Ross Moffett from the Permanent Collection

Provincetown Art Association and Museum

By: - Apr 11, 2017

Ross Moffett from the Permanent Collection
Provincetown Art Association and Museum
460 Commercial Street
Provincetown, Mass.
Curated by Christine McCarthy
March 17 to May 7, 2017

In 1899 Charles Hawthorne established the Cape Cod School of Art in Provincetown. In the summer of 1913 Ross Moffett (1888 to 1971) came to study with him. Moffett was born in Iowa and began his studies at the Cummins Art School of Des Moines in 1907.  In 1908, he transferred to the Chicago Academy of Fine Arts (now known as the Art Institute of Chicago) and studied with John Vanderpool and Harry Wallcott.

Hawthorne, Oscar Gieberich, William Halsall, Gerrit Beneker, E. Ambrose Webster and several local business men and women established the Provincetown Art Association in 1914. The organizing artists donated works and mounted two juried exhibitions in the summer of 1915.  

During the years of WWI many expatriates relocated from Paris with a number of them settling in Provincetown. The Portuguese fishing village at the tip of Cape Cod, with bright clear light, evoked the ambiance, affordable lifestyle, and social tolerance that most closely resembled their adventures abroad.   

In 1914, Moffett continued his studies at the Art Students League of New York, returning to Provincetown to establish his career as an artist in 1915.

Over the subsequent decades, with Edwin Dickinson and Karl Knaths, he was a part of the triumvirate of leading Provincetown artists of their generation through the Depression years and the end of WWII. After the war many young artists took advantage of the GI Bill to study with the German born artist, Hans Hofmann.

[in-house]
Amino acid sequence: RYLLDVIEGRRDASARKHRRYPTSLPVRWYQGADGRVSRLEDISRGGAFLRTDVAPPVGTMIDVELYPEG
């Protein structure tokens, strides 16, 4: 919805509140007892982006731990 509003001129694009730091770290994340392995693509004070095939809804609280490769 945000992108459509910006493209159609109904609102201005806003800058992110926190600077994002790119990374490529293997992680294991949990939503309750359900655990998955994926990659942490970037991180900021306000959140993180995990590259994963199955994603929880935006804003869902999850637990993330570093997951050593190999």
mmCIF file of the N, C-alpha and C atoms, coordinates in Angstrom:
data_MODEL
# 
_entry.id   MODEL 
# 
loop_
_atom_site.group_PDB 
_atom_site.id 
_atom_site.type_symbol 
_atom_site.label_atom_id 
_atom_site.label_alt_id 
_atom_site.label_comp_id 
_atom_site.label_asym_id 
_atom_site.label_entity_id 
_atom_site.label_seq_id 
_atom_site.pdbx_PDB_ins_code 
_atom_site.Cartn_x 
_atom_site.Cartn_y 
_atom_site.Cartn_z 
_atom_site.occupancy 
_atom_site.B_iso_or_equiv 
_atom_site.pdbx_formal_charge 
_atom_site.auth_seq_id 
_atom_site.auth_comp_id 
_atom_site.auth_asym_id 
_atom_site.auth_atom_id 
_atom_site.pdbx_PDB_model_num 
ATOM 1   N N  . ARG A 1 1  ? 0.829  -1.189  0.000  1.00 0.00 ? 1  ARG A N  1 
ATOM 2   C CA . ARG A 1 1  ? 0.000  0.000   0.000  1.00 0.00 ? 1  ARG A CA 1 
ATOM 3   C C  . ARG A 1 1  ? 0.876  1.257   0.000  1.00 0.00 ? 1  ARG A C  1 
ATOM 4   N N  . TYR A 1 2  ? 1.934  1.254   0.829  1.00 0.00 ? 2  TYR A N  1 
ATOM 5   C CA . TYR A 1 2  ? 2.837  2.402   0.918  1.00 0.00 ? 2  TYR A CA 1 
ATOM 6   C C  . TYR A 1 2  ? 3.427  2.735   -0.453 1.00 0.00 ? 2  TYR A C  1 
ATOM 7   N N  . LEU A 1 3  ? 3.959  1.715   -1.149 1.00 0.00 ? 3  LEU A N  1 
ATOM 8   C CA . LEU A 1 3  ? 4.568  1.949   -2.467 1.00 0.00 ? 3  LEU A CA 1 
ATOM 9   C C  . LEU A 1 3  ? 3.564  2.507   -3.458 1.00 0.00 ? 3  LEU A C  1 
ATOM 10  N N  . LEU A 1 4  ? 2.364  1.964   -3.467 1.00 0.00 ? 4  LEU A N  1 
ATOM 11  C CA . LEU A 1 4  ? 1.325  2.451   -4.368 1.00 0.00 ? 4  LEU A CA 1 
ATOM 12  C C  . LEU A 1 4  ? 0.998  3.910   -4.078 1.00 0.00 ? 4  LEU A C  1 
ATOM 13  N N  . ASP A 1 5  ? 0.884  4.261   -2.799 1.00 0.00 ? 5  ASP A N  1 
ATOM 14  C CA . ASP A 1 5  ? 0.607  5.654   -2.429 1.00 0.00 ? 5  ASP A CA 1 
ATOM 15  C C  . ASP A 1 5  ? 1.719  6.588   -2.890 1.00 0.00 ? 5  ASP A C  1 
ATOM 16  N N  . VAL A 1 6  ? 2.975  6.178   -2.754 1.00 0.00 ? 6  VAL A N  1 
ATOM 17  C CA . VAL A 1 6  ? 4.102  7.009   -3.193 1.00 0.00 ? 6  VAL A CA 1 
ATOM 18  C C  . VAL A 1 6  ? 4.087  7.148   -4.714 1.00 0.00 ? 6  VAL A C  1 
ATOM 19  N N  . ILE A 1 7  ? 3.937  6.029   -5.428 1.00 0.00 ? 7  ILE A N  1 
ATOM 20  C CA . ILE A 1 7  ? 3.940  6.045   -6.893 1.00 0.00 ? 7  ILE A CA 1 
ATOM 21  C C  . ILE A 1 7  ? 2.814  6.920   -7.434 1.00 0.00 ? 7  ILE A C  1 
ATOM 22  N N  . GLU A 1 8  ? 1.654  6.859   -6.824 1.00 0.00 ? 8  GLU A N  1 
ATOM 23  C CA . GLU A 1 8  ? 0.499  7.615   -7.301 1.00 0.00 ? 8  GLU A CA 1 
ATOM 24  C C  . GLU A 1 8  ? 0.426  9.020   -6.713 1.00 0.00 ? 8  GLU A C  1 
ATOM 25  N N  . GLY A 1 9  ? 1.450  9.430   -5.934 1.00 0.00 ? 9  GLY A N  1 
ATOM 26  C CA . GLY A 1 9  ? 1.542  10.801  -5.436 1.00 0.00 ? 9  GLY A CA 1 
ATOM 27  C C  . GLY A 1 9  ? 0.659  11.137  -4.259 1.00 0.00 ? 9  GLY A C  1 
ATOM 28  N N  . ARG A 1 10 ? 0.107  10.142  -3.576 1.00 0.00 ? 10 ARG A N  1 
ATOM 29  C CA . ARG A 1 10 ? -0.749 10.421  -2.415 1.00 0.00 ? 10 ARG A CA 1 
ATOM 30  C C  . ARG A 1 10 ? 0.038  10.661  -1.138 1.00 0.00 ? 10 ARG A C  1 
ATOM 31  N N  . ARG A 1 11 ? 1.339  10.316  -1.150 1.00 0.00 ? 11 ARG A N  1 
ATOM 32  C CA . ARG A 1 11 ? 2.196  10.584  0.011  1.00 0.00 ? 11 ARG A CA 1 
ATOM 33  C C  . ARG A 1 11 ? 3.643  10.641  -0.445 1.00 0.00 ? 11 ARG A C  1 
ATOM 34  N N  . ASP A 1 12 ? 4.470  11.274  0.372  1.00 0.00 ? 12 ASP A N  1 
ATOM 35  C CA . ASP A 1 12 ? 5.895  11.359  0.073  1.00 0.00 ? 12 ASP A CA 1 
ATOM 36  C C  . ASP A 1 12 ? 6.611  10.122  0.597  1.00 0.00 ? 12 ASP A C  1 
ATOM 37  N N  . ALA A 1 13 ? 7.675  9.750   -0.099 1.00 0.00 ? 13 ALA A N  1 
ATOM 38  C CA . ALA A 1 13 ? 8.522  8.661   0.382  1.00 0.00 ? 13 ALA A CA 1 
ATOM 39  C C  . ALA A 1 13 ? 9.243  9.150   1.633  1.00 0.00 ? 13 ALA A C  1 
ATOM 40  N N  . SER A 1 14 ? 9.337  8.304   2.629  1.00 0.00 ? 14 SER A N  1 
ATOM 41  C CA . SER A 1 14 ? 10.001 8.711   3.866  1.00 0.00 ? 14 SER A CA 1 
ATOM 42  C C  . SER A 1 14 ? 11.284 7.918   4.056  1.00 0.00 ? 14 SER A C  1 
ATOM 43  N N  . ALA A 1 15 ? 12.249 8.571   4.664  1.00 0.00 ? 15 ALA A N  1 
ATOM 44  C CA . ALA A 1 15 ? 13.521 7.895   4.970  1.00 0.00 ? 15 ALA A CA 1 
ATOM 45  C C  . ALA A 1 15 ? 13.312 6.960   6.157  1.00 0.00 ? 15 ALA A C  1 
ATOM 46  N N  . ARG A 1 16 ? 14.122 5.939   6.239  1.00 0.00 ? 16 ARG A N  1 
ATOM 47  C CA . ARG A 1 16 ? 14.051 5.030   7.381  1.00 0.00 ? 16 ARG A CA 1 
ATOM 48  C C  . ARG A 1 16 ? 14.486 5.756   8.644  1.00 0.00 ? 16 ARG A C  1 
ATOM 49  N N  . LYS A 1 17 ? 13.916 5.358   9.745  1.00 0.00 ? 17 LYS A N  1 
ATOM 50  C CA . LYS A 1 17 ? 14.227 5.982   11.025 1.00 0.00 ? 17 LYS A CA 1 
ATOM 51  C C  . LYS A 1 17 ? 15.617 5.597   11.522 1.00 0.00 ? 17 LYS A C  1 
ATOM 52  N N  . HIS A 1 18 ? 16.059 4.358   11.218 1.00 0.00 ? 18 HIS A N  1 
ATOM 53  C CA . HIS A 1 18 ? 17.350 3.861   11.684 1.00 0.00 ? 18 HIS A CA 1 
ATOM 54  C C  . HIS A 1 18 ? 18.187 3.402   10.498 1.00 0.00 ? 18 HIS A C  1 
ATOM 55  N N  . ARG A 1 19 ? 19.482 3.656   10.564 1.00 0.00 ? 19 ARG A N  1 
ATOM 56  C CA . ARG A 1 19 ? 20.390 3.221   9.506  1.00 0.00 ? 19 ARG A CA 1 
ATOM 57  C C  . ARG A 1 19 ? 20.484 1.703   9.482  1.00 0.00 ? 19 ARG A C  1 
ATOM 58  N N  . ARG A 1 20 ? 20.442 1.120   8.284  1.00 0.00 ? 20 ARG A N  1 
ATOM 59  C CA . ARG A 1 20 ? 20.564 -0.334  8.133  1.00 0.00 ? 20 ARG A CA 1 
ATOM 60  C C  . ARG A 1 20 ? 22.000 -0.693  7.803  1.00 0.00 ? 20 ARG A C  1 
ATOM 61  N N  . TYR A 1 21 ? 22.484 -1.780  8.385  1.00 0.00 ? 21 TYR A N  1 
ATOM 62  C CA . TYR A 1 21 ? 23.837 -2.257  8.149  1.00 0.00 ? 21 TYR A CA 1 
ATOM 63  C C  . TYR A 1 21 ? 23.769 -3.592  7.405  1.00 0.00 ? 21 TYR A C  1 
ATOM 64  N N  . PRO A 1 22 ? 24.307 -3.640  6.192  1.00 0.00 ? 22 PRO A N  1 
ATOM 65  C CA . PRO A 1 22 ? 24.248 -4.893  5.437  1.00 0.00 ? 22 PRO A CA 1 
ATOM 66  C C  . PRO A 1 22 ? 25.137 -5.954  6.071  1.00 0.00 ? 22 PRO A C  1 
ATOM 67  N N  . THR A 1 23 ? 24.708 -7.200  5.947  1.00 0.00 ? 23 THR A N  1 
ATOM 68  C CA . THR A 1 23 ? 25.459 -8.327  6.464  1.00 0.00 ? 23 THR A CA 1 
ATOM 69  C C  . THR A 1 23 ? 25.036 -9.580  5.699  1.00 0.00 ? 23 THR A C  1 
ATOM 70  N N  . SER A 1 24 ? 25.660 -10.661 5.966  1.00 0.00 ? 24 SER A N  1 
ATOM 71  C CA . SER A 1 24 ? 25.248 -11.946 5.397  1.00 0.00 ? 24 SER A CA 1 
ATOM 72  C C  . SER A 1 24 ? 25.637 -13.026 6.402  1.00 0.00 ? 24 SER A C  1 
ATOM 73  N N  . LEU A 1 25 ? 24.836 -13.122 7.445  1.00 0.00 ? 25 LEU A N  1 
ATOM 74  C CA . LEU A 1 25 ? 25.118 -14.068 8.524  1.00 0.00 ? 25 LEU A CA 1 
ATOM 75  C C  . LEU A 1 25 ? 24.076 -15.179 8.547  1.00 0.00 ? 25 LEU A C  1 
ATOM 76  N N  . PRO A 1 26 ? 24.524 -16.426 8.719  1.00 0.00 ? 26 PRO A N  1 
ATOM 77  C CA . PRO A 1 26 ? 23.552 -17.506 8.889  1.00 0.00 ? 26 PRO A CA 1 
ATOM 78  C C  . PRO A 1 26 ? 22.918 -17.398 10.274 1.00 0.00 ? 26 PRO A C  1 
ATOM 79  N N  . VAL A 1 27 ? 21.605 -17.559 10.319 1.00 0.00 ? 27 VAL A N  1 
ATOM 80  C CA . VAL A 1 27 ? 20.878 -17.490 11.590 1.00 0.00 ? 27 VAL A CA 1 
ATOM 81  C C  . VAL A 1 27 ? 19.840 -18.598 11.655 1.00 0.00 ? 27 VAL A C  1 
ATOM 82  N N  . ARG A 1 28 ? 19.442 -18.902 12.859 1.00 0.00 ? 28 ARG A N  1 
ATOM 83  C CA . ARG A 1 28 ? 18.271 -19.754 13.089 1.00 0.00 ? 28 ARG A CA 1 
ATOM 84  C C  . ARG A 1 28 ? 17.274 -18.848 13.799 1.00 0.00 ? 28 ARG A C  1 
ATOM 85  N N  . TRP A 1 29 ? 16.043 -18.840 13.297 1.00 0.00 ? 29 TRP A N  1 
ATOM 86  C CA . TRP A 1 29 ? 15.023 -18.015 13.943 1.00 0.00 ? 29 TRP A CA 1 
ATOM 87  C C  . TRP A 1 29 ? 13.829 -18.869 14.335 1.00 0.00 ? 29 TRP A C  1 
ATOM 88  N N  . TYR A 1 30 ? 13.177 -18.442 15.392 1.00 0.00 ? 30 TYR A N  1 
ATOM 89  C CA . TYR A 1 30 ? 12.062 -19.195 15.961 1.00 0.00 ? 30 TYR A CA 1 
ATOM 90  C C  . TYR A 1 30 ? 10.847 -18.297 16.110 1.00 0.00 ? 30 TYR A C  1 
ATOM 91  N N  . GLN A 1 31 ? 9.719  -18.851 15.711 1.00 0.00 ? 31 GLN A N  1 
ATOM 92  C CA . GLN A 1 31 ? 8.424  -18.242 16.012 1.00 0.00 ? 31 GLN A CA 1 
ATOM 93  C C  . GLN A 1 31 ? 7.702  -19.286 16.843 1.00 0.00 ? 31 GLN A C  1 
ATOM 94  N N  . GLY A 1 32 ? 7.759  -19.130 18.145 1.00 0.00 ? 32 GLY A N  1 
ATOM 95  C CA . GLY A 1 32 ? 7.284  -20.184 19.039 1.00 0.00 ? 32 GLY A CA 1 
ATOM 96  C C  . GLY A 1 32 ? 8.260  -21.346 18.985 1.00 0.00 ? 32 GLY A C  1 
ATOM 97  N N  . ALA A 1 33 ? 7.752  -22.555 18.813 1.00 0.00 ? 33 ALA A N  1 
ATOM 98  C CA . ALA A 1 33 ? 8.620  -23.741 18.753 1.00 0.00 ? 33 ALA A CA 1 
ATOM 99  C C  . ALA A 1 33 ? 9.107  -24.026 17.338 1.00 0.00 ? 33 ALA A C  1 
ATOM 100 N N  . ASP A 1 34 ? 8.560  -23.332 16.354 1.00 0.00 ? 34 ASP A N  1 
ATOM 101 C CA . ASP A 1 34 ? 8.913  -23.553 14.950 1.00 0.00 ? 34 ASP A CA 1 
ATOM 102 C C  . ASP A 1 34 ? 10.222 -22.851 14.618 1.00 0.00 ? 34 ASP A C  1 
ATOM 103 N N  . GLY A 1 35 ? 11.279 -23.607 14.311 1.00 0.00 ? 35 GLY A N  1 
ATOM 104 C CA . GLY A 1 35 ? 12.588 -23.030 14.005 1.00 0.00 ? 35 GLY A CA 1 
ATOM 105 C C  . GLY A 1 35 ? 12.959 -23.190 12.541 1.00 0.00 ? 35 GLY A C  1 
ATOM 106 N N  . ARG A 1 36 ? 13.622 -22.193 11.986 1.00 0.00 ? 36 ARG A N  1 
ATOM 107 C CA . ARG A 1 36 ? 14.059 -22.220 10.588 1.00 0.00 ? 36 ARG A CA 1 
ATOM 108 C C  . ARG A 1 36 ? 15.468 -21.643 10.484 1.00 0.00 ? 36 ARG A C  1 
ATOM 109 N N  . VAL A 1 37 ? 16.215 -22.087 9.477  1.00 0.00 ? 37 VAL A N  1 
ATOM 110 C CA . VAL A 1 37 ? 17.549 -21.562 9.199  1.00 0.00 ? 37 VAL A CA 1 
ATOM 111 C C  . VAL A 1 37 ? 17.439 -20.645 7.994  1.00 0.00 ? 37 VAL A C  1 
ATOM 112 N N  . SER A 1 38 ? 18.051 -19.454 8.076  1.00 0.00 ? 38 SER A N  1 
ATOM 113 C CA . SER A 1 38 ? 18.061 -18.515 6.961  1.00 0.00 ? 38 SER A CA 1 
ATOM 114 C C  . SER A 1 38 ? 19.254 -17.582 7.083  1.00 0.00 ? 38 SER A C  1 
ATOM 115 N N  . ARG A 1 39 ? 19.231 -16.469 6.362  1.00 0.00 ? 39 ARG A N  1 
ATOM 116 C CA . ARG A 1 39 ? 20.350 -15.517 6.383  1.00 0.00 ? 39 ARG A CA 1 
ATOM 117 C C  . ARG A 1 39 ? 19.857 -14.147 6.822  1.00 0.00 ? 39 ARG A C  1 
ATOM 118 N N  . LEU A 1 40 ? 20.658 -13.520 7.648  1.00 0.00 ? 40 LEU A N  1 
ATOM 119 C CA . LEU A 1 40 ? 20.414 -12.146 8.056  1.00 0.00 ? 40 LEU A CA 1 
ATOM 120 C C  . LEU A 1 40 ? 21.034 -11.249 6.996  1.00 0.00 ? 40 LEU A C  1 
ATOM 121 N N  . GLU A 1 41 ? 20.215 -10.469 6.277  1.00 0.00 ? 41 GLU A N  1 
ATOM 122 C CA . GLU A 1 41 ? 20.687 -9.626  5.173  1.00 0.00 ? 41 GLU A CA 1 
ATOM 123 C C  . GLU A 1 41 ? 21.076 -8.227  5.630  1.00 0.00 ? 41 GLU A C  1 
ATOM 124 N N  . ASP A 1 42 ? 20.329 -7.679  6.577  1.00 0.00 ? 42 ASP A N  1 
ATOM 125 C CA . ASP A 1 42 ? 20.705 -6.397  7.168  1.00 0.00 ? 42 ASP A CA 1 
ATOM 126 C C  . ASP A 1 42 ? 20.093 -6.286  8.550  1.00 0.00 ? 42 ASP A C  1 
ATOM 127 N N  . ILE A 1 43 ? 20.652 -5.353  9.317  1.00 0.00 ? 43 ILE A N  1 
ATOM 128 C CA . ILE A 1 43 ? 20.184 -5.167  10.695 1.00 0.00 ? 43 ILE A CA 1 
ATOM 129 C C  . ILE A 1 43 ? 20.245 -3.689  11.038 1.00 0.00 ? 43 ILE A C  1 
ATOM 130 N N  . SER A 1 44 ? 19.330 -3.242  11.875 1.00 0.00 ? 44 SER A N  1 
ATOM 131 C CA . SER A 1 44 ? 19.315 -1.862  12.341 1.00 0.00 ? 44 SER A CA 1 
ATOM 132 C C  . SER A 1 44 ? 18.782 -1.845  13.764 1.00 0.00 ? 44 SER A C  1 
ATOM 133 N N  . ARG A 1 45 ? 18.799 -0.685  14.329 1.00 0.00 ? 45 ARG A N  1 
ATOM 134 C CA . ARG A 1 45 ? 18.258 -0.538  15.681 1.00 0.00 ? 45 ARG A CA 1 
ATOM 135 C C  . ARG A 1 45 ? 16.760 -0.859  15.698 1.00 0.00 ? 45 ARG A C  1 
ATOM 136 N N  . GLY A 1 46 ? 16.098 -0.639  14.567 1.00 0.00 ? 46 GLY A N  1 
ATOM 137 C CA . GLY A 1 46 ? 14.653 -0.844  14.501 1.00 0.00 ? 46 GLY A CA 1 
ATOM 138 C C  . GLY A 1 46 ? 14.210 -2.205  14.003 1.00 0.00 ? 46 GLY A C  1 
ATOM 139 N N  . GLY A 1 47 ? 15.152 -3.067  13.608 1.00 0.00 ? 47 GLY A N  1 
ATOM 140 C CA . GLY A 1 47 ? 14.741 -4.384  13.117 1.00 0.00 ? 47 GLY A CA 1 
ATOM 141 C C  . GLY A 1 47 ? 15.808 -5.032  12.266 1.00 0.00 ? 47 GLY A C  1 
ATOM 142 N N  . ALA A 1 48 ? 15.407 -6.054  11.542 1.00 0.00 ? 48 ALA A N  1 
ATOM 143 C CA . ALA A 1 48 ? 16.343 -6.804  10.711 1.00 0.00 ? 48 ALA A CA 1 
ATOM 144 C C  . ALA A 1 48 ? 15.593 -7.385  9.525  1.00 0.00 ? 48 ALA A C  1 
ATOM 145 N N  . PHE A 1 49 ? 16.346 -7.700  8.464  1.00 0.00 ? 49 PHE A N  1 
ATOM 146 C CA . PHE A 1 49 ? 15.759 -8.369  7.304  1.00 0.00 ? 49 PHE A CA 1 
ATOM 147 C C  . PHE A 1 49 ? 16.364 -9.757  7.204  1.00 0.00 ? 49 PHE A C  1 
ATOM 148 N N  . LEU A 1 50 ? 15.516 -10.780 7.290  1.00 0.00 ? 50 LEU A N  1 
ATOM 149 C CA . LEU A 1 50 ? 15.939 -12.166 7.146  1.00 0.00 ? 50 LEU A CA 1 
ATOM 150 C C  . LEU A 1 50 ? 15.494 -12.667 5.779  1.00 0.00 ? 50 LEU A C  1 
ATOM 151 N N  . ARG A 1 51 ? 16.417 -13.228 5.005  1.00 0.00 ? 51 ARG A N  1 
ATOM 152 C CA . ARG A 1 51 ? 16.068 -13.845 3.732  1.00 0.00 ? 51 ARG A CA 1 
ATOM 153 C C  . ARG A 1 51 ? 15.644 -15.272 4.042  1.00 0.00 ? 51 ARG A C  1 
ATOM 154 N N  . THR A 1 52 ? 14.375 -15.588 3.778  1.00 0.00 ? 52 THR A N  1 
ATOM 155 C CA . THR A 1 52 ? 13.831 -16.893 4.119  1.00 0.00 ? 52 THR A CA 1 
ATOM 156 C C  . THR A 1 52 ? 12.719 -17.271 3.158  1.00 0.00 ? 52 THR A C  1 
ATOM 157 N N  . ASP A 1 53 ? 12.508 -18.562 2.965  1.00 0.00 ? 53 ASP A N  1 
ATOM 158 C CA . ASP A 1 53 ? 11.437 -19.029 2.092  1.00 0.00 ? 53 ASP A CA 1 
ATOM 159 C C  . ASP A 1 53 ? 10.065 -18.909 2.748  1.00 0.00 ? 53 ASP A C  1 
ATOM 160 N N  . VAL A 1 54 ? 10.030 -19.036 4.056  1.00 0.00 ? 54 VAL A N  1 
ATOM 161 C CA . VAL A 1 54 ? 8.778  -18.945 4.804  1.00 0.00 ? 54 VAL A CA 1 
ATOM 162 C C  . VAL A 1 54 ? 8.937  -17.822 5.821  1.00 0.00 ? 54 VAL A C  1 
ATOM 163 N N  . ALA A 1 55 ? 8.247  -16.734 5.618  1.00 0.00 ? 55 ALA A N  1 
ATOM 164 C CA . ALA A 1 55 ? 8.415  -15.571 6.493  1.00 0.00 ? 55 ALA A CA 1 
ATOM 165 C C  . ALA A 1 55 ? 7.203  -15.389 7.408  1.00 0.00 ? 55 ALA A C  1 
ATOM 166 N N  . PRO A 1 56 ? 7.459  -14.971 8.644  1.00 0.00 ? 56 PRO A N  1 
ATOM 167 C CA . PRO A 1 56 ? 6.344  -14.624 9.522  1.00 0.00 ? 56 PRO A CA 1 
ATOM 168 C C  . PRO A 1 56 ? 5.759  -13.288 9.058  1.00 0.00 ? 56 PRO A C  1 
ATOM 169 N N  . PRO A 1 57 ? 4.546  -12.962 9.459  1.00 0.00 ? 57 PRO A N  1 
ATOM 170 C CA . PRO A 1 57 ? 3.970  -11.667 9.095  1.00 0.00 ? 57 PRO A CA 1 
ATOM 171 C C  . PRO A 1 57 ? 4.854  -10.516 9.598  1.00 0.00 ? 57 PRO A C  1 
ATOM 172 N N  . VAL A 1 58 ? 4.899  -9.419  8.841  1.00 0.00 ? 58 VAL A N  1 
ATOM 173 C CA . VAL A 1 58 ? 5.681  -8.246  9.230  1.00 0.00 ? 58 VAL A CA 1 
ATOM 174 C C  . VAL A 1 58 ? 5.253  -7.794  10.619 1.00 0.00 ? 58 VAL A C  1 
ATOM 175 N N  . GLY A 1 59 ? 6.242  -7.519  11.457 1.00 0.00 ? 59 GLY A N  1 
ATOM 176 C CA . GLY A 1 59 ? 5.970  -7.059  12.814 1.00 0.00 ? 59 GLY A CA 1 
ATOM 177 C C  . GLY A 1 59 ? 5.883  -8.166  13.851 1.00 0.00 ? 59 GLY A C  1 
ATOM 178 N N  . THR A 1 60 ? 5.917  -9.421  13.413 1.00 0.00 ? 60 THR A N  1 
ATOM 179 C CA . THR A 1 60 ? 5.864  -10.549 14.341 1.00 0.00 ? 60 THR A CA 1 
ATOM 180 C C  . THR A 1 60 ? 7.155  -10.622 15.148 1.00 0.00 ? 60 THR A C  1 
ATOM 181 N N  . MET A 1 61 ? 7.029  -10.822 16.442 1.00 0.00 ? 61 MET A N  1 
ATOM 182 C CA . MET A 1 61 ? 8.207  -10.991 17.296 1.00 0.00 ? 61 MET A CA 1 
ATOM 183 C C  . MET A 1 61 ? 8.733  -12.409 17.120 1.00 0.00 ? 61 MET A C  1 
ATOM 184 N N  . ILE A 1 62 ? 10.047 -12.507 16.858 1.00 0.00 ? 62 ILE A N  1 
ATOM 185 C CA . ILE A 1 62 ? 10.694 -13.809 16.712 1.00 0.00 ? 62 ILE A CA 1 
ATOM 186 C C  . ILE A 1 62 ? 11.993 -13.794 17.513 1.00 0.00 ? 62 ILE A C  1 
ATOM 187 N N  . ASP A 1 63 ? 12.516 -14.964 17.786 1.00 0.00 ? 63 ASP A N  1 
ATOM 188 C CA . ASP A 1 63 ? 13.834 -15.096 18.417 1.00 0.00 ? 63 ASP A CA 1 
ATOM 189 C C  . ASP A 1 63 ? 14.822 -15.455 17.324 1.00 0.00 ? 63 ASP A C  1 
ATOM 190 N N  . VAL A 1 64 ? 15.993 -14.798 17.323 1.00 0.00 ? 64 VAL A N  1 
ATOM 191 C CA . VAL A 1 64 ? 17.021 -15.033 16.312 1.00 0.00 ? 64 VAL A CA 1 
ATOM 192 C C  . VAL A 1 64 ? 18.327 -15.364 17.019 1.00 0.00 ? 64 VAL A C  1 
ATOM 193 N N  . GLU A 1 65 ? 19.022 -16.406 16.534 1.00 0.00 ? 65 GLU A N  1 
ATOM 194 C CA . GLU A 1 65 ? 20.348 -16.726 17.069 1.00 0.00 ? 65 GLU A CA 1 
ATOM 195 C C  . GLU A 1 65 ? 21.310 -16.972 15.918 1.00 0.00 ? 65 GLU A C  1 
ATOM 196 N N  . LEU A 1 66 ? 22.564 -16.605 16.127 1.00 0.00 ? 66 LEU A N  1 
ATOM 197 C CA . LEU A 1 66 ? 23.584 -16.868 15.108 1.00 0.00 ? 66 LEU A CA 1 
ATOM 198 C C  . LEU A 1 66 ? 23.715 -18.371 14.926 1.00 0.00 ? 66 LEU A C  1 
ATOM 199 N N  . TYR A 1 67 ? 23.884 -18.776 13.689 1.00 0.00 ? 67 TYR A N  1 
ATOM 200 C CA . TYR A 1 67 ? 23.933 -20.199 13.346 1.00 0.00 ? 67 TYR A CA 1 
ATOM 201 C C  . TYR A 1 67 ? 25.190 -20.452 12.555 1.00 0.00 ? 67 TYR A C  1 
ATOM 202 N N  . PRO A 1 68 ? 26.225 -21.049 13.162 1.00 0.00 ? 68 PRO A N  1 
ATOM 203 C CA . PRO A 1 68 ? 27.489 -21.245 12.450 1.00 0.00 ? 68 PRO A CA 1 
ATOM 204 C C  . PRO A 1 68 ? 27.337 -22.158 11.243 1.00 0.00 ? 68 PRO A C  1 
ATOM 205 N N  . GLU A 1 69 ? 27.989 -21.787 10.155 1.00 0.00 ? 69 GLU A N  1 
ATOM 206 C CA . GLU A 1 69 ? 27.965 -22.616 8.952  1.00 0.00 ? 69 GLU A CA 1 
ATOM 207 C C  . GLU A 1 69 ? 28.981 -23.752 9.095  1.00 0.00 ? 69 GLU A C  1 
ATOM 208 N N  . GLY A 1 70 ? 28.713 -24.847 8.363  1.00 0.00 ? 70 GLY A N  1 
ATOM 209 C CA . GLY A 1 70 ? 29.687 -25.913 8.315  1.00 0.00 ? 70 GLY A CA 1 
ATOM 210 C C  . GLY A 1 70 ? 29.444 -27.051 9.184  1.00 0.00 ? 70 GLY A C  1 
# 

A tipping point and paradigm shift in American Art was hashed out and debated in the summer long Forum ’49. It was the decisive moment when the hegemony of advanced art transferred from the School of Paris to New York. During high season Provincetown was a matrix for many of America’s emerging artists.

Today Moffett is best known as the author of the first history of art in Provincetown “Art in Narrow Streets” published in 1964. It is an invaluable resource for critics and scholars.

Relatively little critical attention had focused on the work of the artist. Of the triumvirate Dickinson continues to be studied and collected, Knaths to a lesser degree, and Moffett the least of the three.

The current exhibition Ross Moffett from the Permanent Collection is my first exposure to the work in any depth. Based on what PAAM has been able to acquire, rather than a retrospective with loans from other collections, it provides tantalizing glimpses of the oeuvre rather than a scholarly overview.

The essay for the exhibition states in part that after military service he stayed in Europe returning to reside in Provincetown in 1924.  “Moffett had his first one-man show at the Frank Rehn Gallery in New York and at The Art Institute of Chicago in 1928.  Between 1932 and 1933, he taught at the University of Miami in Ohio and, in 1942, Moffett became a full member of the National Academy of Design.  Moffett painted four murals in two Massachusetts post offices for the Federal Works Progress Administration (WPA) between 1936 and 1938.